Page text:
We’ve chatted a lot over these 536 Frost Advisories about how to grow your station. Growth is the fruit of adopting common ground; of making the unfamiliar familiar.
Many Christian stations serve only the Christian sub-culture talking primarily to churchgoing folks with a heavy emphasis on religious or spiritual content. Other stations desire to reach a broader audience which is often described as “spiritual, but not necessarily religious.” Those stations strive to be culturally relevant and talk like friends in the room. But that doesn’t mean that you talk about just anything.
Take this infamous day in history, November 22, 1963, as an example.
To a certain generation, November 22, 1963 was a day the world changed, just as December 7, 1941 did for our parents’ generation, and September 11, 2001, did for our children’s.
Culturally relevant doesn’t mean that you read from Today in History. It means that you choose content that is relevant to your listeners but share it through the camera angle of your station’s purpose.
Note how the following camera angles are true to who they are.
Catholic online: “We had a picture of John F. Kennedy and the Pope on the wall. I vividly remember the fateful day when President Kennedy was assassinated… Many of the nuns were crying. I was crying… After all, we understandably took great pride in the fact that he was the first Catholic President of the United States of America.”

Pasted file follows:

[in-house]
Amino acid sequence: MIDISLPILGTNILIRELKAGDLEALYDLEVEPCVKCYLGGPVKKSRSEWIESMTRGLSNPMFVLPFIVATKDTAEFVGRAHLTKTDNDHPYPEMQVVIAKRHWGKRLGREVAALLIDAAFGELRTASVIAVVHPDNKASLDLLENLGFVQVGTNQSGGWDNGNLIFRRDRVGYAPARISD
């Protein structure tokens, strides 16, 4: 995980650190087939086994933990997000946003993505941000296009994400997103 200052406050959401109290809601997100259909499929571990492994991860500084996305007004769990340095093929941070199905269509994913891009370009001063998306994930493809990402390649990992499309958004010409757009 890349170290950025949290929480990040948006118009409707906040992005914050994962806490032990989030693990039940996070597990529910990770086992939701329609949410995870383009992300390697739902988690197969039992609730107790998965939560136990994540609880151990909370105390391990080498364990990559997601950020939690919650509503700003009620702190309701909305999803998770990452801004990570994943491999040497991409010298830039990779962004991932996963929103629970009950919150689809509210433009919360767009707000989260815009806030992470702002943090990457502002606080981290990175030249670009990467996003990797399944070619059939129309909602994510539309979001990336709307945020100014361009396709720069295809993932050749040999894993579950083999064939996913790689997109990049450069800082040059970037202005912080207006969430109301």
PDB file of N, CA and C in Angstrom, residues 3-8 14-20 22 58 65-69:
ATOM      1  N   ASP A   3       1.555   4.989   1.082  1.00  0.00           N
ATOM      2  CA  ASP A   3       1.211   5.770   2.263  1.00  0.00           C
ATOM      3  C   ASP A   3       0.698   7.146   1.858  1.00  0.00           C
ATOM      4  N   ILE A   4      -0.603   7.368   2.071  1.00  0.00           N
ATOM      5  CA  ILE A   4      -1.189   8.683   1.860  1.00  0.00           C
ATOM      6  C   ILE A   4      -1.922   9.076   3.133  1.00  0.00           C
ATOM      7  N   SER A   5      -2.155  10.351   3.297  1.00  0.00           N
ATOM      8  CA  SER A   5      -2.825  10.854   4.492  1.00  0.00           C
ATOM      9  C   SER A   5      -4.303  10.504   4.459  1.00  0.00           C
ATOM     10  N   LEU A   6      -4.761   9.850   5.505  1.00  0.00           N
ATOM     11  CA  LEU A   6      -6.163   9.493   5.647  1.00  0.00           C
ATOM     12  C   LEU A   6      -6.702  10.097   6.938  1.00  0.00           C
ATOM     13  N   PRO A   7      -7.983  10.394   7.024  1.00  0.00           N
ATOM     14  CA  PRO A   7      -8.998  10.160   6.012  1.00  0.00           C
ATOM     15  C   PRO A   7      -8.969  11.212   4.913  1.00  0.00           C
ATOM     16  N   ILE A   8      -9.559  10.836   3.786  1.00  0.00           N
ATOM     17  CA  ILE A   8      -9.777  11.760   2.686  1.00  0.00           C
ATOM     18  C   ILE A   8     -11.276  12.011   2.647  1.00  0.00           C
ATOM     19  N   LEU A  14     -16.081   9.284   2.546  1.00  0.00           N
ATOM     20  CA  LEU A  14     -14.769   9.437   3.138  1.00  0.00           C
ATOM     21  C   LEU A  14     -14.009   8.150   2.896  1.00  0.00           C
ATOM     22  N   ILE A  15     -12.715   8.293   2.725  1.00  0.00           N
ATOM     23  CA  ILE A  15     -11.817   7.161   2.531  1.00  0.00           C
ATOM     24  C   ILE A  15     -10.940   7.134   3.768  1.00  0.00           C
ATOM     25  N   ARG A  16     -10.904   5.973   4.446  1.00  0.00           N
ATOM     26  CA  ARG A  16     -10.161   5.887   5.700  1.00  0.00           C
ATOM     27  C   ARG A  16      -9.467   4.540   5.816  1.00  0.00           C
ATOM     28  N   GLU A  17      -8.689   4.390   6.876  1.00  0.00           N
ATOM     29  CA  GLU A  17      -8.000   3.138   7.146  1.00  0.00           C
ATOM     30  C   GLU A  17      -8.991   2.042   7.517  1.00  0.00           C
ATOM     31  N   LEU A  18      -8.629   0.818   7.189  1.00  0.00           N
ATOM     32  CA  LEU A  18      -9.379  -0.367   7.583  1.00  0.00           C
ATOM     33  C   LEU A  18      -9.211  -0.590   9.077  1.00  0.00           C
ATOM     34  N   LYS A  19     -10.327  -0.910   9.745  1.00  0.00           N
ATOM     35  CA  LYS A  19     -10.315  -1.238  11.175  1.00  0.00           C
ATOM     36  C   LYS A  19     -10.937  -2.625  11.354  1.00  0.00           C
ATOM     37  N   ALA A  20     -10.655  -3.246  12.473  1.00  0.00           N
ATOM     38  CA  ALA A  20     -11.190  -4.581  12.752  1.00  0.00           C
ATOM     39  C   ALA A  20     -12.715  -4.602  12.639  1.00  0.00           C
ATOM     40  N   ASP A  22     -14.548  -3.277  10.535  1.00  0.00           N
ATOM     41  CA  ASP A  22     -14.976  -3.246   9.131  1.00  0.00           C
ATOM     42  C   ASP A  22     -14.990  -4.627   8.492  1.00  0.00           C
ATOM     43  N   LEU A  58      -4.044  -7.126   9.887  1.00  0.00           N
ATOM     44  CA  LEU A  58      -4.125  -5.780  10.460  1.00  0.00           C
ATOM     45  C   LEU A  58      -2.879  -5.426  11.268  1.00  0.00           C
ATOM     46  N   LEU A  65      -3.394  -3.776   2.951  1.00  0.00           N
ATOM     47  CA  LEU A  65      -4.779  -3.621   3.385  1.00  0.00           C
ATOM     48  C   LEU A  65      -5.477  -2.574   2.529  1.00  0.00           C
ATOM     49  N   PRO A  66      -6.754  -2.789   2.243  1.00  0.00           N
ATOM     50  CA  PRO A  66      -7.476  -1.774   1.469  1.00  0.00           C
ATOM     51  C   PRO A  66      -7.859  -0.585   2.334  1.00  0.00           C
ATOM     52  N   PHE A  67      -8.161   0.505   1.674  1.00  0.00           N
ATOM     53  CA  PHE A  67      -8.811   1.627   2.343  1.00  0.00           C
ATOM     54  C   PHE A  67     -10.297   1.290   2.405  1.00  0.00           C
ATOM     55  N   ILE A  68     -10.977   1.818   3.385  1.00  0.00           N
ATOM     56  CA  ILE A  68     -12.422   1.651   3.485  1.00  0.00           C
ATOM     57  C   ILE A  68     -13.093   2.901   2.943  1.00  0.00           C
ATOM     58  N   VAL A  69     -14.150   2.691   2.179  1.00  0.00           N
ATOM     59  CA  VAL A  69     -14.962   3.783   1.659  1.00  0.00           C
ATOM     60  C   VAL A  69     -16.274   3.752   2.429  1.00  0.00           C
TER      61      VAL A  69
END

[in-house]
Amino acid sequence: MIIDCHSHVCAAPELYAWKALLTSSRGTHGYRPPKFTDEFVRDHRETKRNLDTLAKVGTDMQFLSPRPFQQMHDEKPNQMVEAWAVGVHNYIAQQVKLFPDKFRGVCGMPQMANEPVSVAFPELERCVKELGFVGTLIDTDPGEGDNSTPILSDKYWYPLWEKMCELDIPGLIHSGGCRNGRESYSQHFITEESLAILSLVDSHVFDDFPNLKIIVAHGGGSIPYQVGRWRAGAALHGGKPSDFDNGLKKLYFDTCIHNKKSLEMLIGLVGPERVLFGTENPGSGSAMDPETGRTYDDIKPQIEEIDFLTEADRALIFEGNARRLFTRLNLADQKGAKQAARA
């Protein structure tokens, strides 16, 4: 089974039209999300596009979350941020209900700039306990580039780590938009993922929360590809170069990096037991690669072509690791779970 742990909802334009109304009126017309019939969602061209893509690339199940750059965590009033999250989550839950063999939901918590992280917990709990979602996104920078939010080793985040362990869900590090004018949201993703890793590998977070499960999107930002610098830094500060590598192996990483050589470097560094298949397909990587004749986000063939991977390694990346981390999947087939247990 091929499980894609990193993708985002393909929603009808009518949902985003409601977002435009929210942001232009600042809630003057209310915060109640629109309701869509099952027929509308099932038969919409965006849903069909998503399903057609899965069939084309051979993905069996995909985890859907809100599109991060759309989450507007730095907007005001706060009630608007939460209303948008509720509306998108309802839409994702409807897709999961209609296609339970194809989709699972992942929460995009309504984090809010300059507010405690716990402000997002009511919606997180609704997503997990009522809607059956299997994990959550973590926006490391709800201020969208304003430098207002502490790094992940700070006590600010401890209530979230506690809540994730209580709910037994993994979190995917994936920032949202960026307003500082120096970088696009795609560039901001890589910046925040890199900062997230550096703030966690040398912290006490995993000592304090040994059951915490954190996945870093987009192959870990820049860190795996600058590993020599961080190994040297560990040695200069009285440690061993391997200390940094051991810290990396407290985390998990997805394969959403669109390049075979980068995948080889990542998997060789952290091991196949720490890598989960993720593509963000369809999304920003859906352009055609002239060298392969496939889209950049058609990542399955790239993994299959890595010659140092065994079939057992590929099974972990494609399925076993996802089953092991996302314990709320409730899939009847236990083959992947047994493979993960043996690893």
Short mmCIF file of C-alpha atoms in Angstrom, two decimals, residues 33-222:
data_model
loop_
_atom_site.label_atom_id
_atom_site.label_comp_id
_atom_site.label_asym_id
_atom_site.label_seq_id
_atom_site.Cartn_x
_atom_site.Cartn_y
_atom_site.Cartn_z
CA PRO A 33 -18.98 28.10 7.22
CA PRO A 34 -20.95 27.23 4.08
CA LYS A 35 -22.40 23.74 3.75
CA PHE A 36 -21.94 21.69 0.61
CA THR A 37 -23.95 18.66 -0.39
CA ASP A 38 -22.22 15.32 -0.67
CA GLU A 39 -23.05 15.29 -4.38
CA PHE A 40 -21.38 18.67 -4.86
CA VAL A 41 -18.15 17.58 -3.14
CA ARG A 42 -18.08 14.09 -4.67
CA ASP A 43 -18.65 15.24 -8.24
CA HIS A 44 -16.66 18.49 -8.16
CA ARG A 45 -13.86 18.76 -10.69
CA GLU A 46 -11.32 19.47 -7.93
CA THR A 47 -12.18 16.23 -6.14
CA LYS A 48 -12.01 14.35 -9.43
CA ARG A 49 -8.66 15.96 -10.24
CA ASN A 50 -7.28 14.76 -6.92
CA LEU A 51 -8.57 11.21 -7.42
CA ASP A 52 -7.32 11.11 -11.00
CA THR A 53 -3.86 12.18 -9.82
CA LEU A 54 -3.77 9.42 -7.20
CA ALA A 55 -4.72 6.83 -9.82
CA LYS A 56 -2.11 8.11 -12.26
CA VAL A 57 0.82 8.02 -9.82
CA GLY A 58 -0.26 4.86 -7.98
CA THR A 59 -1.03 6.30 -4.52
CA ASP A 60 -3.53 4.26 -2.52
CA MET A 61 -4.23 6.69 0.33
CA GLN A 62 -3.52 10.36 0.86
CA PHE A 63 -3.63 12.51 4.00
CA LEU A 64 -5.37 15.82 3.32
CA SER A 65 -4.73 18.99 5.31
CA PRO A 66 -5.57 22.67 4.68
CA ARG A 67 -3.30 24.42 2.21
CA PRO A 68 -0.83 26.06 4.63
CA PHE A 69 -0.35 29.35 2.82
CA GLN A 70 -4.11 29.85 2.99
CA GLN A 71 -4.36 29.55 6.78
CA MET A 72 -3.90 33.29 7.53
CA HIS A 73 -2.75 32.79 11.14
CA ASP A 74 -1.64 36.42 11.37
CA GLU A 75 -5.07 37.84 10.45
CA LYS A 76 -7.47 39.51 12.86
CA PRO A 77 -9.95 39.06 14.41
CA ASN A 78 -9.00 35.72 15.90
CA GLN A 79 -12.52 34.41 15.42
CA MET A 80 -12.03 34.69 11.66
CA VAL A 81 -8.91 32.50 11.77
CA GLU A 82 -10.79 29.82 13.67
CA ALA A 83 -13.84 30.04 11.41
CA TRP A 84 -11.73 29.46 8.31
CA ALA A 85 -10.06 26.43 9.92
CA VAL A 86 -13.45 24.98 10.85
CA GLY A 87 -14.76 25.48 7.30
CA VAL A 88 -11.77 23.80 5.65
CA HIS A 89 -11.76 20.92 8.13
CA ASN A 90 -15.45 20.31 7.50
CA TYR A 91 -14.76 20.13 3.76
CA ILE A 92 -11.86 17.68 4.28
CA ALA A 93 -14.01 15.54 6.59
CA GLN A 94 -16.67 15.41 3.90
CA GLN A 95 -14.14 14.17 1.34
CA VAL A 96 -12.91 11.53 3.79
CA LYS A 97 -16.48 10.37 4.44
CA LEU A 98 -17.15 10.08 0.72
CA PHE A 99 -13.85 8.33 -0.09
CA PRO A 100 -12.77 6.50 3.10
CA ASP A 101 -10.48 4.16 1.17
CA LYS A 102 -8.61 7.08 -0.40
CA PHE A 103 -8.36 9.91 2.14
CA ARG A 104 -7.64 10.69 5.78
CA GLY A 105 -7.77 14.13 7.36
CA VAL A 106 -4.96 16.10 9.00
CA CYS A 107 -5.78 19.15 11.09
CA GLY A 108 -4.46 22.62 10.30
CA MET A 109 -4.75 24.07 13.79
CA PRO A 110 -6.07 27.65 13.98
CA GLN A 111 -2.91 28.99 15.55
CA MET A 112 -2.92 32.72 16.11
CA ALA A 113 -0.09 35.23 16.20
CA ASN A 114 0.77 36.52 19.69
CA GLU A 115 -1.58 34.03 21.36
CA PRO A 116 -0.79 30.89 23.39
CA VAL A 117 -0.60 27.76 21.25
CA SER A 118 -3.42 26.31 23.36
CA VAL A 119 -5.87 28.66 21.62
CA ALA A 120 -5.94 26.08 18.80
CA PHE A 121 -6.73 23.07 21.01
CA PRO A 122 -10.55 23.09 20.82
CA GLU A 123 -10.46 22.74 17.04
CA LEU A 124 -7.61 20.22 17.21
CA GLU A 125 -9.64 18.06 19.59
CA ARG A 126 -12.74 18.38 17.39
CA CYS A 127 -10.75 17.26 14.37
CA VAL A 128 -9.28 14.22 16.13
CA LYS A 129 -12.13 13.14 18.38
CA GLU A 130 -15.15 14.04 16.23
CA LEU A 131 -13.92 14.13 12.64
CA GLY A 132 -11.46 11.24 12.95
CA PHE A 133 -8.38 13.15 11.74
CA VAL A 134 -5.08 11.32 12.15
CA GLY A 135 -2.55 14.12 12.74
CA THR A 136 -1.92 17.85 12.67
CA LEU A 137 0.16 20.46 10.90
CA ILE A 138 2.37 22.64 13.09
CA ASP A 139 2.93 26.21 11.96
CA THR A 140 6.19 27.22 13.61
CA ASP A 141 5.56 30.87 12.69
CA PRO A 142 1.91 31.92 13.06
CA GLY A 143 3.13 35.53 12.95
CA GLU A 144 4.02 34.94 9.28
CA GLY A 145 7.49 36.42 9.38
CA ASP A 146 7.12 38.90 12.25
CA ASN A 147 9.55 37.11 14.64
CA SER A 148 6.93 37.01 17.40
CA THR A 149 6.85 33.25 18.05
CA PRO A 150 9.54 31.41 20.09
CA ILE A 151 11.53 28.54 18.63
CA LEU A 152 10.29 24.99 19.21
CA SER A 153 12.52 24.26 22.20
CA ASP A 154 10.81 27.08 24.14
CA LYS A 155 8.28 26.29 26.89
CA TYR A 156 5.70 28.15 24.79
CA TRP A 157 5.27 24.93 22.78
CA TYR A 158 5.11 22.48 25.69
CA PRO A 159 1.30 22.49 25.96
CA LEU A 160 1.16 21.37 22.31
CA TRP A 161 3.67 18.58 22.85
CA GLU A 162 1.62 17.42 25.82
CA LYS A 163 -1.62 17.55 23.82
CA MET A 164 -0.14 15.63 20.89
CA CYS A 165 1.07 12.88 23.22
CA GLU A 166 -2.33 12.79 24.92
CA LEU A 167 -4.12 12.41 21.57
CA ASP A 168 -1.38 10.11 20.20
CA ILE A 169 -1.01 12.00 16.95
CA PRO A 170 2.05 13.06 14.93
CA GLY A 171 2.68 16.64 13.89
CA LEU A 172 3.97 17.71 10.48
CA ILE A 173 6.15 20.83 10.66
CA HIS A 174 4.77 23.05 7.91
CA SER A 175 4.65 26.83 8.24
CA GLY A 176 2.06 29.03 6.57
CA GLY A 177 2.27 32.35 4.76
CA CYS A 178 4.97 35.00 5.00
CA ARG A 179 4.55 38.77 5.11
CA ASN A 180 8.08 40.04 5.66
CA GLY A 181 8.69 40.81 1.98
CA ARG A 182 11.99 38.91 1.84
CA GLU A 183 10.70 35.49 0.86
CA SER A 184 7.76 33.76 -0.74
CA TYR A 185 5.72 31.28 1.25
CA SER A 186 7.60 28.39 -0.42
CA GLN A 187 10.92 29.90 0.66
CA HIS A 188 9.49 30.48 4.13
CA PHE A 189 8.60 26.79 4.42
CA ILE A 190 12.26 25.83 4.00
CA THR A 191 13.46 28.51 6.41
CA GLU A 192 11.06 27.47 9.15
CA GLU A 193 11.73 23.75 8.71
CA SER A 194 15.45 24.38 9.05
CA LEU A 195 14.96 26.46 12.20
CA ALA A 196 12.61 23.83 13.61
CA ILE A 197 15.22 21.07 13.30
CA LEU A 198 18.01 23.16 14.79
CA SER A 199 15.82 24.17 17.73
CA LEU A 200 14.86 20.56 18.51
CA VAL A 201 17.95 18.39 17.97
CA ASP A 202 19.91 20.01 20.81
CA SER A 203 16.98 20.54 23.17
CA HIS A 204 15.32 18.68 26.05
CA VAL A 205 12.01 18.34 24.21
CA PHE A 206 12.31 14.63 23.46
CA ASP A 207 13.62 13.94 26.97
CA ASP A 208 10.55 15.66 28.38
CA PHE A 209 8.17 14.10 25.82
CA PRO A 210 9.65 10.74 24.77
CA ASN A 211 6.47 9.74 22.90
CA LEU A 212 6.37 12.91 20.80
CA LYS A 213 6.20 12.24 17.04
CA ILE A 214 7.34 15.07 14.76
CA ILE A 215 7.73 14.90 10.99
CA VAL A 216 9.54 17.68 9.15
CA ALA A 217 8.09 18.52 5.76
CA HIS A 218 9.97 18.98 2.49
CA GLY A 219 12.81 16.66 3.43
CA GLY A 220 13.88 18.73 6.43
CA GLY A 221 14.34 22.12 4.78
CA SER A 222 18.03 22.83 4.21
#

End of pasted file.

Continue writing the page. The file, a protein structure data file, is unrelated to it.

MLB.com: Former Twins’ pitcher Jim “Mudcat” Grant recalls, “Then they came and knocked on the door… and it was Secret Service. I said, ‘I would love to have breakfast with the President.’ And we had breakfast, and we talked for about an hour. And he said, ‘I have a speech to make today. If you come to my speech, I’ll come to your game tonight.'”
The Boston Globe shared how students at local JFK Elementary school learned about its namesake: “His name is on the outside of the school and on the bulletin boards and on some of their shirts… The children knew he was a great president, but they did not know he was slain.”
The Palm Beach Post took readers inside President Kennedy’s atomic bomb shelter and command post on Peanut island near the Kennedy’s Palm Beach winter home: “They were Dr. Strangelove days. It was a time of “duck and cover” and fears that the Cold War could, at any moment, turn hot.”
Growth is the fruit of adopting common ground; of making the unfamiliar familiar. But in finding that common ground use the lens that is aligned with why your radio station exists.